Adirondack Daily Enterprise, August 15, 1987
Loneliness, depression and happiness at Will Rogers
By DORIS CAREY STEEL
In 1949 at 24, I spent from February to October at Will Rogers. It was a shock to learn that I had TB as I had always been as healthy as a horse. While I was waiting for a bed at a Veteran's Administration hospital (I was an ex-Wave) my employer asked if I would like to take a vacation in the Adirondacks. He was the president of Variety Clubs International, and I learned that the organization was planning to take over management of Will Rogers in June of 1949. In no time. I was on my way to a very different life than I had ever known!
When I arrived in Saranac Lake I was met by the hospital station wagon and whisked up the mountain. At that time, Will Rogers was very rundown and having a rough time staying open. However, the staff and the other patients were super, and I soon settled down to beat this thing that had hold of me.
I shared a bathroom and cure porch with Helen Peleckowicz while I was on the infirmary floor. She was very ill but was great fun, and I came to appreciate her determination and wry sense of humor. Compared to most of the patients, I was hardly sick at all and, after only about two months, I moved down to the first floor. My neighbor there was Dolly Gallagher. We have remained in touch and I look forward to her card and note at Christmas and my birthday.
By June of that year, I was really looking forward to the day when the Variety Club officials arrived. Most of the patients were from the East Coast and received visits from family and friends quite often. I, on the other hand, came from Indianapolis and did not expect to see anyone. When Mr. Marc Wolf and his fellow officers came, I was so happy to see a familiar face! For that day, I was a guide, and took people all over the hospital. After the Variety Club took over, things began to improve, and I am sorry that I was not there when the hospital had been redone and things were humming.
Sad and happy
The time I spent in Saranac Lake was lonely and depressing a lot of the time but, surprisingly, some of my happiest memories are of that period, also. I catalogued the library while I was there. And I discovered a whole wooden village that I talked some of the workers into painting and repairing. These houses, bridges, church, etc., went into a rock garden that I weeded and nursed back to health. As a farmer's daughter, digging and weeding made me very happy, and I loved that garden! I also was in charge of many of the birthday parties and got to run into town for cake, ice cream and gifts. No small perk!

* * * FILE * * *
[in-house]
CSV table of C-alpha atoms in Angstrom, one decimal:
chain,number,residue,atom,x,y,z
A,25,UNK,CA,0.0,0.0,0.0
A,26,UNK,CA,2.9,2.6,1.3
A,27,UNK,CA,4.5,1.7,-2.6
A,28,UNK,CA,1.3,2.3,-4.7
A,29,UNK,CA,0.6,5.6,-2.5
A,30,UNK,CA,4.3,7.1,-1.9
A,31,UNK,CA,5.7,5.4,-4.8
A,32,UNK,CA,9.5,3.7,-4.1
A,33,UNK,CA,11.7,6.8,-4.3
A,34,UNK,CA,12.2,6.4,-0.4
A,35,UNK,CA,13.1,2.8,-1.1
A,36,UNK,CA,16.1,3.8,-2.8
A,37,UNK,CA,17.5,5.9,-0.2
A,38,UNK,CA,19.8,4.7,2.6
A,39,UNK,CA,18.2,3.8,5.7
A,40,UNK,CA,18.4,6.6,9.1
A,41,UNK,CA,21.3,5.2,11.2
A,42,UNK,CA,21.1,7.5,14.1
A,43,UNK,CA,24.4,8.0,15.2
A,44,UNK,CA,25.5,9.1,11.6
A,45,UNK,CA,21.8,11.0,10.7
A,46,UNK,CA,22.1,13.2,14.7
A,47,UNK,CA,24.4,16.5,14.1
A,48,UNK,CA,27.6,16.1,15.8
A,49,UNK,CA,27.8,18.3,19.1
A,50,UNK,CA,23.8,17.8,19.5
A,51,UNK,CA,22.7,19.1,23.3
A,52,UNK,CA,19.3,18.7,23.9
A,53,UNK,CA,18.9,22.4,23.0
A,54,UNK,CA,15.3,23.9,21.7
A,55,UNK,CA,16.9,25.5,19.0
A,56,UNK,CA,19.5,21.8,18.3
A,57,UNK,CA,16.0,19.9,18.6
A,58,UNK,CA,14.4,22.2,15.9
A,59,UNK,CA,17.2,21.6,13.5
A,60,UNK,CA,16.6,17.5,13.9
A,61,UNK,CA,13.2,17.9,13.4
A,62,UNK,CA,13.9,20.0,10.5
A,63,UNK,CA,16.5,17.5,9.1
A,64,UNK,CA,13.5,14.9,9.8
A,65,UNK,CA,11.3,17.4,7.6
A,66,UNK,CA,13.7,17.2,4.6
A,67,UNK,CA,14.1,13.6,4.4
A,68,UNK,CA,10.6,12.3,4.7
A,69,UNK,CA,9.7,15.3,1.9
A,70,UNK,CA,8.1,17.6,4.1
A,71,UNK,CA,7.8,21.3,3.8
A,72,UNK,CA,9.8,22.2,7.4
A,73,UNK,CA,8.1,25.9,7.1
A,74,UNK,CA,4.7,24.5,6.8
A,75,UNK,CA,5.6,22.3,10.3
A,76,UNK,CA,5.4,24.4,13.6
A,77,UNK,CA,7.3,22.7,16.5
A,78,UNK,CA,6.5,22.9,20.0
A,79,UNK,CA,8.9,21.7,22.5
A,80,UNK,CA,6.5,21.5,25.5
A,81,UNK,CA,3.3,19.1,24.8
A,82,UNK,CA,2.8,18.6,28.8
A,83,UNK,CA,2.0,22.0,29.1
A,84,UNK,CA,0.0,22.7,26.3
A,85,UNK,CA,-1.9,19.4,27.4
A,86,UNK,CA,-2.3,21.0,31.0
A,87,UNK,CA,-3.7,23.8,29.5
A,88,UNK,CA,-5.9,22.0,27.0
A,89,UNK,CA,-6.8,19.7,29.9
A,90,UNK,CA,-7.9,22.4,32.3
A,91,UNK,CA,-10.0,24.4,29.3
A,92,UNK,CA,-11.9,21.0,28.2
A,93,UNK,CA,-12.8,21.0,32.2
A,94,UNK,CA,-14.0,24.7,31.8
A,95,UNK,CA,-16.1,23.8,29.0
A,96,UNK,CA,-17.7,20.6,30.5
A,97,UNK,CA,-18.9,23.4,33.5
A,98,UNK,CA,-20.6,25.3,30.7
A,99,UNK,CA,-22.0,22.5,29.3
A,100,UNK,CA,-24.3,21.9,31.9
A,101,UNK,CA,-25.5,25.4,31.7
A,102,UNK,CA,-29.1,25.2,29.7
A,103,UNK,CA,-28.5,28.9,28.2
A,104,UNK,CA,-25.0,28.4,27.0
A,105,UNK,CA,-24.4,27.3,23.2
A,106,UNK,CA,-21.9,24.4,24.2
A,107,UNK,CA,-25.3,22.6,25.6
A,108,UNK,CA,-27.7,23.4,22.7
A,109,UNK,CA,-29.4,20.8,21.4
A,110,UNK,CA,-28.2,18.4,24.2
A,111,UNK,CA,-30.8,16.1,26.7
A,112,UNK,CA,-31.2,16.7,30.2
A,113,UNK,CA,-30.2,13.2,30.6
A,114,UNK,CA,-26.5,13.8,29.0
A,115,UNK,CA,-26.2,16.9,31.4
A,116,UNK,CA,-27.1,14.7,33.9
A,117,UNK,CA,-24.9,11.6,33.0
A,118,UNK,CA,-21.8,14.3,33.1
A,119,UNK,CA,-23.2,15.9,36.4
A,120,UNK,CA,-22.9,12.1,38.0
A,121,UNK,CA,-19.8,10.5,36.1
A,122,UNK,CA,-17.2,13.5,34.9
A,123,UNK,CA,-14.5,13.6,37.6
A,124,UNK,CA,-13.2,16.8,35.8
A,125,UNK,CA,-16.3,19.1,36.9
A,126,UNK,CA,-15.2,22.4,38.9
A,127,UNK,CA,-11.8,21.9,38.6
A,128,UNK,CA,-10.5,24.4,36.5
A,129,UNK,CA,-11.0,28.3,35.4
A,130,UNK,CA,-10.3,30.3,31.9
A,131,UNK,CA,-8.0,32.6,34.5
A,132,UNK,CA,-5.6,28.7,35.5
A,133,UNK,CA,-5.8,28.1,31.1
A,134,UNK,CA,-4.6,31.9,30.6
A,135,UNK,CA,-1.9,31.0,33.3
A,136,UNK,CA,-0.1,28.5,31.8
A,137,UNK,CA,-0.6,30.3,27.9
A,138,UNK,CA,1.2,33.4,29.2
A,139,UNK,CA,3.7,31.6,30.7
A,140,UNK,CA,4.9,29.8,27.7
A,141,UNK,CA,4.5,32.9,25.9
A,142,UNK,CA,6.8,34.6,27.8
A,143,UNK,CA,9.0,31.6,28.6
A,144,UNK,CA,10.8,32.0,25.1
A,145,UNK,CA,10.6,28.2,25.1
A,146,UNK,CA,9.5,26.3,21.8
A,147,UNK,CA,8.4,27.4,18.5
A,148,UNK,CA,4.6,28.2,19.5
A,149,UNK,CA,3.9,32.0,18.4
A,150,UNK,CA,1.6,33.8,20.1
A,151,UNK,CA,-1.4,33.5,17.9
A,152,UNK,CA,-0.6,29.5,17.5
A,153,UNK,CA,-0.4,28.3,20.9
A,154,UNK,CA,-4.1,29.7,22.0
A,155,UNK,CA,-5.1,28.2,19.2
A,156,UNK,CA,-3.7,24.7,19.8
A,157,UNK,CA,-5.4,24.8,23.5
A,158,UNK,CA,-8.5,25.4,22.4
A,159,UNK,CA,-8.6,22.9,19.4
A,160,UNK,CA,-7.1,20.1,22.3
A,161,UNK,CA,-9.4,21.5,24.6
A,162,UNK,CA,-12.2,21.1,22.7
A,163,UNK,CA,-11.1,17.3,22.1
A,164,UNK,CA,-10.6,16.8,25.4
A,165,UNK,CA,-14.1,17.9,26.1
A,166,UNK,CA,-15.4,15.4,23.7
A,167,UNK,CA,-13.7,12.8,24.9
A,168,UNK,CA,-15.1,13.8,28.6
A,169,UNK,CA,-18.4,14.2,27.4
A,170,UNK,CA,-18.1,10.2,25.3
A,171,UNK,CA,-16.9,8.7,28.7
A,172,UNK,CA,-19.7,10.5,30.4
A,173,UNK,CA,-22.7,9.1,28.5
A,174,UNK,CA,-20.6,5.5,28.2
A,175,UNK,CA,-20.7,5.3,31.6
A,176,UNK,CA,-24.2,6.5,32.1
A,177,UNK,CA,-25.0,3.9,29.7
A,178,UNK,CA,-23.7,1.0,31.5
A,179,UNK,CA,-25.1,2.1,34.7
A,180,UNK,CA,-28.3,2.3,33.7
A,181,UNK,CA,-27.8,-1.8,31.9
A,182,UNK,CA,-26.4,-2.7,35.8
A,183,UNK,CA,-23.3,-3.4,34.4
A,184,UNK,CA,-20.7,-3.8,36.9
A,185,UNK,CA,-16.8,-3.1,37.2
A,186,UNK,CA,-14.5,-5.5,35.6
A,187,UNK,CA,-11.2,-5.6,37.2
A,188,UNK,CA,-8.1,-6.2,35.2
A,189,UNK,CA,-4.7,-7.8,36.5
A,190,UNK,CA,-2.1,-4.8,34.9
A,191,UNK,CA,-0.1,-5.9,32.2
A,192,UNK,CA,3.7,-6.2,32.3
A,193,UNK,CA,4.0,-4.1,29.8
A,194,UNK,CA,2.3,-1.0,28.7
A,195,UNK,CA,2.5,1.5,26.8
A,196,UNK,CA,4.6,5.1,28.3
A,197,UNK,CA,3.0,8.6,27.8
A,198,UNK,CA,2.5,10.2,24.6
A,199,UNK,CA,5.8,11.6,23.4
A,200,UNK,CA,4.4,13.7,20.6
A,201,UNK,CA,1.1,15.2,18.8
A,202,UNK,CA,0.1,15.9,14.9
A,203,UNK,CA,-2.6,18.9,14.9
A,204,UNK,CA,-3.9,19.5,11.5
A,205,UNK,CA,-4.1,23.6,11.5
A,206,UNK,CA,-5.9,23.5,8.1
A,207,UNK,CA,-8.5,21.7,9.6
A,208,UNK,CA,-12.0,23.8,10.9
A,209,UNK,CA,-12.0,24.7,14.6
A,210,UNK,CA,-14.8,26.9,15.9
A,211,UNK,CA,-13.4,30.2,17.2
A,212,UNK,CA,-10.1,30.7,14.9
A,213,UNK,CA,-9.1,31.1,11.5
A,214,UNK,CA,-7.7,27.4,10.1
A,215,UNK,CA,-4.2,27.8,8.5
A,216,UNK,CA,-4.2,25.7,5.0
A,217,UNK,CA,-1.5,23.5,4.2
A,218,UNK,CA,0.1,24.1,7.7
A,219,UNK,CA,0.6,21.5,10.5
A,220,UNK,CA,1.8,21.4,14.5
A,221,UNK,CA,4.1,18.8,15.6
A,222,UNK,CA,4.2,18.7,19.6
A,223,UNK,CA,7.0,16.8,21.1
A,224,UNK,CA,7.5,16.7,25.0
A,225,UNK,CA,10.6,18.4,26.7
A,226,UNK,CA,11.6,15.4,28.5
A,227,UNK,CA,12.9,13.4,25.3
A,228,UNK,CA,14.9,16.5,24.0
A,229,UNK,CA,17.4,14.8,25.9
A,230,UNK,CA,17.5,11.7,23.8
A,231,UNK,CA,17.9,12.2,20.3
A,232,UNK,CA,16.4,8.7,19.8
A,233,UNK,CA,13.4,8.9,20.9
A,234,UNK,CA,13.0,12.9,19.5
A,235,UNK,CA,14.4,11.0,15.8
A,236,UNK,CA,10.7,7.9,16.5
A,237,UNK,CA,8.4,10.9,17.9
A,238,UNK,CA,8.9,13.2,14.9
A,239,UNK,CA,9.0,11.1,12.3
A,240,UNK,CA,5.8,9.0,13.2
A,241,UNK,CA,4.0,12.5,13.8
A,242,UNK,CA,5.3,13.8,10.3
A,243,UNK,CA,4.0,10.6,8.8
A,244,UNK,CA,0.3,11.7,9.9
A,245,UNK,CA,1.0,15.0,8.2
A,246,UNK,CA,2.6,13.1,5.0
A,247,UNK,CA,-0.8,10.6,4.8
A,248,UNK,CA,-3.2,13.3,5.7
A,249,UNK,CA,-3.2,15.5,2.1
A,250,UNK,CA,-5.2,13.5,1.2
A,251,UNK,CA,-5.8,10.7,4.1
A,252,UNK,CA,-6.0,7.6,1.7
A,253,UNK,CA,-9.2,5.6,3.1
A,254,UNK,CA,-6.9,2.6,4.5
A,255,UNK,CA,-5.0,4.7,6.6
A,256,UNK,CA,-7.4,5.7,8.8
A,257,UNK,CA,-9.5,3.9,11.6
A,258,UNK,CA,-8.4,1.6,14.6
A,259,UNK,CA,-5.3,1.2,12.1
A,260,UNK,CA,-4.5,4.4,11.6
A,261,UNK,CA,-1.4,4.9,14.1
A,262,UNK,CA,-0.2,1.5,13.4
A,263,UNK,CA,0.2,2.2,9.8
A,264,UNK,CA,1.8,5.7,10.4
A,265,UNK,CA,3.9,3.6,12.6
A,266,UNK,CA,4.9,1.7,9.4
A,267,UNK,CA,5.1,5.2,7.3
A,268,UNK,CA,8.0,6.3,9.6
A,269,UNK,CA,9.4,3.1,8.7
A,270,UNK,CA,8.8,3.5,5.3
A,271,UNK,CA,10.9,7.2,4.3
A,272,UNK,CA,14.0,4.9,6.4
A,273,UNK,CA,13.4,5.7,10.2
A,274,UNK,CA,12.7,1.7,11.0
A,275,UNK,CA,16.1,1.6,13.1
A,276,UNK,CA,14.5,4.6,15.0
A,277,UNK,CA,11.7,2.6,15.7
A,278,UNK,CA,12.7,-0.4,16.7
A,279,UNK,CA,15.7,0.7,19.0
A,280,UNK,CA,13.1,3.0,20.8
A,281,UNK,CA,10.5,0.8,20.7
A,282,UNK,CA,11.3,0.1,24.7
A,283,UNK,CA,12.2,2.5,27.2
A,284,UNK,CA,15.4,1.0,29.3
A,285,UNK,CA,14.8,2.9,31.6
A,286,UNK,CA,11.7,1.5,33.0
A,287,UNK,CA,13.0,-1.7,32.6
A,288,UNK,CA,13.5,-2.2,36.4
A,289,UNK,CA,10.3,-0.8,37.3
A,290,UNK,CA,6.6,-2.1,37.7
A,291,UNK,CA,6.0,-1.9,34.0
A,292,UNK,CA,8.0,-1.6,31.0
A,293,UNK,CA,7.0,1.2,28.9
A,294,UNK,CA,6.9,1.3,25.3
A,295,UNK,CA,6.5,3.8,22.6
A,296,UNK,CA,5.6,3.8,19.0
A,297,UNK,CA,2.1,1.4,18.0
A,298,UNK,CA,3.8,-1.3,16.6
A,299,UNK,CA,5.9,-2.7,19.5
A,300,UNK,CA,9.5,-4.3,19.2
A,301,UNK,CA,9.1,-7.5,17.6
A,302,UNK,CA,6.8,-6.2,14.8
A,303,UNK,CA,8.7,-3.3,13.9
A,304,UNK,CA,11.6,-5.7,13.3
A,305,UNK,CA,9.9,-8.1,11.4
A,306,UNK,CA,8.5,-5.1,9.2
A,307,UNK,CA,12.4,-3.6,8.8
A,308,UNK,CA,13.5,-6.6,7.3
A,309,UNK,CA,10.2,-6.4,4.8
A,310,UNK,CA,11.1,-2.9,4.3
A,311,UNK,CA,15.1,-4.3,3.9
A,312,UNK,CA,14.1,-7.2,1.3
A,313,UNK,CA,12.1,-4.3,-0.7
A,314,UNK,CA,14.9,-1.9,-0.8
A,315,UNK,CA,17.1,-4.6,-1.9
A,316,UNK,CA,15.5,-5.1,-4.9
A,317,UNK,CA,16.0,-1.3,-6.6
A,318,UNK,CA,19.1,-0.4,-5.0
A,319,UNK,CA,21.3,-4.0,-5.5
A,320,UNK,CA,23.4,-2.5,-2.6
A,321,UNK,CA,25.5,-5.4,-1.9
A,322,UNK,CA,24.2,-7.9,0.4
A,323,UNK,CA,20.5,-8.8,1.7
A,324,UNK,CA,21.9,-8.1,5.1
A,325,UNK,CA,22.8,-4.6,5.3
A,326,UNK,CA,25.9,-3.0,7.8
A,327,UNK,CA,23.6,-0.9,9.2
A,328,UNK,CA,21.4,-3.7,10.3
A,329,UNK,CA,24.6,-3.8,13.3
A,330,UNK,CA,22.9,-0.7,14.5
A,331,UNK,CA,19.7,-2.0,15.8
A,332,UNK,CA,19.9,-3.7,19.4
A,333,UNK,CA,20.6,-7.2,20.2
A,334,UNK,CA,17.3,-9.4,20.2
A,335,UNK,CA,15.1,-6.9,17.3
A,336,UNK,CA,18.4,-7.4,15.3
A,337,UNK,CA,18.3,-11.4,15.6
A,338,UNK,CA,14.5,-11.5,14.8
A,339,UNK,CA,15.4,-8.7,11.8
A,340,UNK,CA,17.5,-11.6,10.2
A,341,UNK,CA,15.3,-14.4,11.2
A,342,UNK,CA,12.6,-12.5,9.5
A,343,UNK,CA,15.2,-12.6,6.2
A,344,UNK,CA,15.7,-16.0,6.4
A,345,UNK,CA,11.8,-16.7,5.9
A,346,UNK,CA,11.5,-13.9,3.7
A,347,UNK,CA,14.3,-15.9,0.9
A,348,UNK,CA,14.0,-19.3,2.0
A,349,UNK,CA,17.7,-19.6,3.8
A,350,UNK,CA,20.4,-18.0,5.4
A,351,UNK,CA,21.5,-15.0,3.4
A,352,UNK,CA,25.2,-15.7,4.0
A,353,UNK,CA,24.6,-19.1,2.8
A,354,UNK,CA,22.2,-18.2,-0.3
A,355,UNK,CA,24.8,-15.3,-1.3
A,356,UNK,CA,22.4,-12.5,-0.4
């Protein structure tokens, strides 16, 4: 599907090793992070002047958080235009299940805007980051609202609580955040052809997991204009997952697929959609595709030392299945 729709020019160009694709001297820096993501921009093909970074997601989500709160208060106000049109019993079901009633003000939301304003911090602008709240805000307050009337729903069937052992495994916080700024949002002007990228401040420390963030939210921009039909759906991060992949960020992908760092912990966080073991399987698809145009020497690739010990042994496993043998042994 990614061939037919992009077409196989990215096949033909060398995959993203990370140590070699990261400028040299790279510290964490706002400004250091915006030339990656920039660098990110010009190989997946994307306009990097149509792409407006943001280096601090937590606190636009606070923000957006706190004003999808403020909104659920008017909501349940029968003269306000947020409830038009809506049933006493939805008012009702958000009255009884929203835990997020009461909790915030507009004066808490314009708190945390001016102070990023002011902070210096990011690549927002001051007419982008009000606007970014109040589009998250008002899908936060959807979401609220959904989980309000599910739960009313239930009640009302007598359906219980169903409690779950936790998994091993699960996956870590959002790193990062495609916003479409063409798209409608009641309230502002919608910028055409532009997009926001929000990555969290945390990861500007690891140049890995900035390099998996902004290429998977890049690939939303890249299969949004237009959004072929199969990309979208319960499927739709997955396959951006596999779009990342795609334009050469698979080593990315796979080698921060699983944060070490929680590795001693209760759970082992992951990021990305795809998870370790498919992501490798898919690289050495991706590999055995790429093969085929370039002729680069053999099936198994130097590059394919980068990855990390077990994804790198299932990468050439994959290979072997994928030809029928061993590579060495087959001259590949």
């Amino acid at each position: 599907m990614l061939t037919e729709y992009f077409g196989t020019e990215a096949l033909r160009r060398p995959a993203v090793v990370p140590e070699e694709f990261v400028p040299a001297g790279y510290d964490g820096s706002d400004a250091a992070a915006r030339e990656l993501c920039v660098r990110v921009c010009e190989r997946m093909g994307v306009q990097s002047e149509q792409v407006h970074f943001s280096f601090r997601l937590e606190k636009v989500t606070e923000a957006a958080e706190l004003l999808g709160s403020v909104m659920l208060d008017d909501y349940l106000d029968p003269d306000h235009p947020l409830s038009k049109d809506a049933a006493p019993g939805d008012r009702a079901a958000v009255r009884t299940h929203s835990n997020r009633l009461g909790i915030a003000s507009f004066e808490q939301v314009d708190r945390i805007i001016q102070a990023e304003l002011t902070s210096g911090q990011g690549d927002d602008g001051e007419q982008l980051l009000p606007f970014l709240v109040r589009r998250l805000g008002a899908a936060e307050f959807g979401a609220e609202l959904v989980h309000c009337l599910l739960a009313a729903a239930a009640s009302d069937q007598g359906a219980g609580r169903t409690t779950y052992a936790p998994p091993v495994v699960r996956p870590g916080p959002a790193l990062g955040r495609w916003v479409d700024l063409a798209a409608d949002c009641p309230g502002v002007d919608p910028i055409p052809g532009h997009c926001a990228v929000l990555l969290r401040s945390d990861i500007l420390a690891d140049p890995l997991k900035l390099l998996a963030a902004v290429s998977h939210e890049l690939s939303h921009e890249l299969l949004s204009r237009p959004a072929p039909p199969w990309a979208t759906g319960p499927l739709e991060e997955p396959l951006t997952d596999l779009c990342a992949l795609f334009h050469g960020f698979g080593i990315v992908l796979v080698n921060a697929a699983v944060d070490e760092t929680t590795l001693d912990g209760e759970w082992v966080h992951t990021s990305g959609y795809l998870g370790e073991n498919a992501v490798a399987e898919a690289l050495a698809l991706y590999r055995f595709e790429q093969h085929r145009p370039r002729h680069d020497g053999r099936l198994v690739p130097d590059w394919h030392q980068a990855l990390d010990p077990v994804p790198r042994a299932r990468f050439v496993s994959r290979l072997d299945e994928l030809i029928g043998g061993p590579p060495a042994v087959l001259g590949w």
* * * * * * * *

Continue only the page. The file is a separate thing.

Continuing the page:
Another fond memory is of special musical programs in the main room. Quite a few members of show business had spent time at Will Rogers, and some would return to entertain. The only one I can name is Carl Ballantine — The Amazing Mr Ballantine — of movies and TV. I remember a violinist and a pianist who were wonderful.
Those months at Saranac Lake were my first spent in the mountains. Later in my cure. I visited several beautiful places around and about the area including Lake Placid. Many of my friends there mentioned spending vacations in the Poconos -such an odd name! Little did I know that I would be living in the Poconos for a good part of my life!
About three years ago, we went back to the area to see what had happened to Will Rogers — and it was very depressing. We were told that it was for sale and, if that did not happen, it would likely be torn down. Seems a shame — I thought it was a lovely building. But it's good news that the sanitoriums are not needed anymore. And there is still the lake and the marvelous clean, clear air and fantastic scenery.